- Water is only emission
- Quiet electric power
- Longer range than electric cars
- Comfortable for four people
- Frankly, it's ugly
- Limited fueling stations
- Sold only in California
- Minimal passing power
- Fuel cost unknown
The 2017 Toyota Mirai sedan has polarizing styling, seats only four, has little acceleration at highway speeds, and can be fueled only in limited regions; while Toyota says it's the future, potential buyers may want to wait and see.
The 2017 Toyota Mirai is the second model year for Toyota's halo car, the only full zero-emission vehicle in its extensive lineup. Its sales are entirely dependent on the rollout of hydrogen fueling infrastructure, for now limiting to specific areas of California. Hence, it will likely sell around 1,000 copies in its first full year on the market. As before, it's offered in only a single trim level with few options.
With Japan officially embarked on a government-sponsored attempt to build a "hydrogen economy," Toyota believes that fuel cells—not batteries—will power the zero-emission vehicles it will build from now through 2050. Just as the first 1997 Prius hybrid was its first effort at a core technology now used in multiple vehicle lines, you can think of the Mirai as a first draft of Toyota's vision for its future.
We give the Mirai overall an overall score of 4.8 out of 10, and much of that is due to its lack of any tailpipe emissions save for water, giving it a perfect 10 on the fuel-efficency scale. (Read more about how we rate cars this year.)
That score is considerably lower than those for other electric and plug-in hybrid vehicles that among them offer less expensive, faster, more capacious, or better-looking options for full or partial zero-emission transportation.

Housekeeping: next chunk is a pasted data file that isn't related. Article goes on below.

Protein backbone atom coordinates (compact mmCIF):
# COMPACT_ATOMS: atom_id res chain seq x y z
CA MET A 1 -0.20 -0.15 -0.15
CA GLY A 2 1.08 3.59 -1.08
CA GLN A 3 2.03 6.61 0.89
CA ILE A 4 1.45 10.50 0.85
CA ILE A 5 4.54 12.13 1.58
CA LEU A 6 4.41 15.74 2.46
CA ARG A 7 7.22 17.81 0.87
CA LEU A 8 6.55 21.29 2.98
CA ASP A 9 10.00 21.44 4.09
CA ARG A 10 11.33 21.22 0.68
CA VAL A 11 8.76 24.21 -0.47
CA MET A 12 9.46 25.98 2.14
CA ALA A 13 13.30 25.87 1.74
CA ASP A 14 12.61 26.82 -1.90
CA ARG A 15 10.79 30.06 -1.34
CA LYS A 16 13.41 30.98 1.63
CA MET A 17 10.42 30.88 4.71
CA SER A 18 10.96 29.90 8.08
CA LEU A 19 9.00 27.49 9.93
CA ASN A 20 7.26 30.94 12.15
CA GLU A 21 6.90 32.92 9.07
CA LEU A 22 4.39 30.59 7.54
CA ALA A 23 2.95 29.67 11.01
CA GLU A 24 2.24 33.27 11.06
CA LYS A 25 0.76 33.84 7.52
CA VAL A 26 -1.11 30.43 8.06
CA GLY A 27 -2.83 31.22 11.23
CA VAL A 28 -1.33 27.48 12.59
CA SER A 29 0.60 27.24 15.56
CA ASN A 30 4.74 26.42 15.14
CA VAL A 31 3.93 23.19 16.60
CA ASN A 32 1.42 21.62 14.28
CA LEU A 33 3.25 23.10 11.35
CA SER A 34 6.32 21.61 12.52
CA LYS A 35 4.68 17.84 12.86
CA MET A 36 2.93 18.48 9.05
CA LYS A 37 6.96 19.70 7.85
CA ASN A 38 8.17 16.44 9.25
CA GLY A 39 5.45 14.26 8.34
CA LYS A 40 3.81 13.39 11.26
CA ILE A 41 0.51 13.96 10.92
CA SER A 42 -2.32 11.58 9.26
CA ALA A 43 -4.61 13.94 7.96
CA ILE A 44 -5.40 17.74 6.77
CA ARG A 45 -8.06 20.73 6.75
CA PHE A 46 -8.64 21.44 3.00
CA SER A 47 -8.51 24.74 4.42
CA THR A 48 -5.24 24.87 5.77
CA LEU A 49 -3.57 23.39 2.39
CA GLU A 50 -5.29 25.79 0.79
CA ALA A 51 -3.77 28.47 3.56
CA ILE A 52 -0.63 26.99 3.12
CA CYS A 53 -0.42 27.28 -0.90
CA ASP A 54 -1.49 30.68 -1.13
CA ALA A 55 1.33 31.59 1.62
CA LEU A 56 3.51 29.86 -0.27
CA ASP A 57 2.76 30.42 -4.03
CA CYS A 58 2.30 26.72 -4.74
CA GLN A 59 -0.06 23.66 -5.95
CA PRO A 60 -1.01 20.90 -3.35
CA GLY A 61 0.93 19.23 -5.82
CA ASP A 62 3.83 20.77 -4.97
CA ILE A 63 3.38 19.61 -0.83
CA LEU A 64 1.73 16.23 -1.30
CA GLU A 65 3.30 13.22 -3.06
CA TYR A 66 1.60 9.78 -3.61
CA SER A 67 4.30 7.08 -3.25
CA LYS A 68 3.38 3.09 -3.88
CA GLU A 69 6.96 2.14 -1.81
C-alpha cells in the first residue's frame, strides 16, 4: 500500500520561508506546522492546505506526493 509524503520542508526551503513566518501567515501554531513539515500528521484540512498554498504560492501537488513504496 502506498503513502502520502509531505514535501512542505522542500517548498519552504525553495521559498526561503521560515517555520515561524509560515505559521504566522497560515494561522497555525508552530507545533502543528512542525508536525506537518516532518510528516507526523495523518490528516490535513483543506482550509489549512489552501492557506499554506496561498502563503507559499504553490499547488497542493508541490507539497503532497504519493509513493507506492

Odd looks, only four seats
The Mirai is, to be as charitable as possible, strange-looking. Less charitably, it may be the ugliest car sold in the U.S. this year. Huge front-corner intakes feed air to various radiators, compressors, and electronics required for its powertrain. A black-painted recess under the hood makes it appear to float above the front fenders, and the roof similarly seems to float over the windows, using the same trick for the rear pillars.
Inside, the Mirai is somewhat reminiscent of an updated Prius. The look clearly spells out "Futuristic!" Three separate display screens in various parts of the dash generally function well enough once you learn the quirks and peculiarities. (A round button with a "P" wasn't what we were looking for when trying to locate a parking brake.)
The seats are comfortable enough, front and rear, but the Mirai only carries four passengers—to keep the weight of a fifth passenger from reducing its range. Toyota hasn't specified either passenger volume or cargo volume, but while the load bay is enough for casual use, its somewhat compromised by the two cylindrical hydrogen tanks mounted crosswise between the rear wheels under the load deck and below the rear seat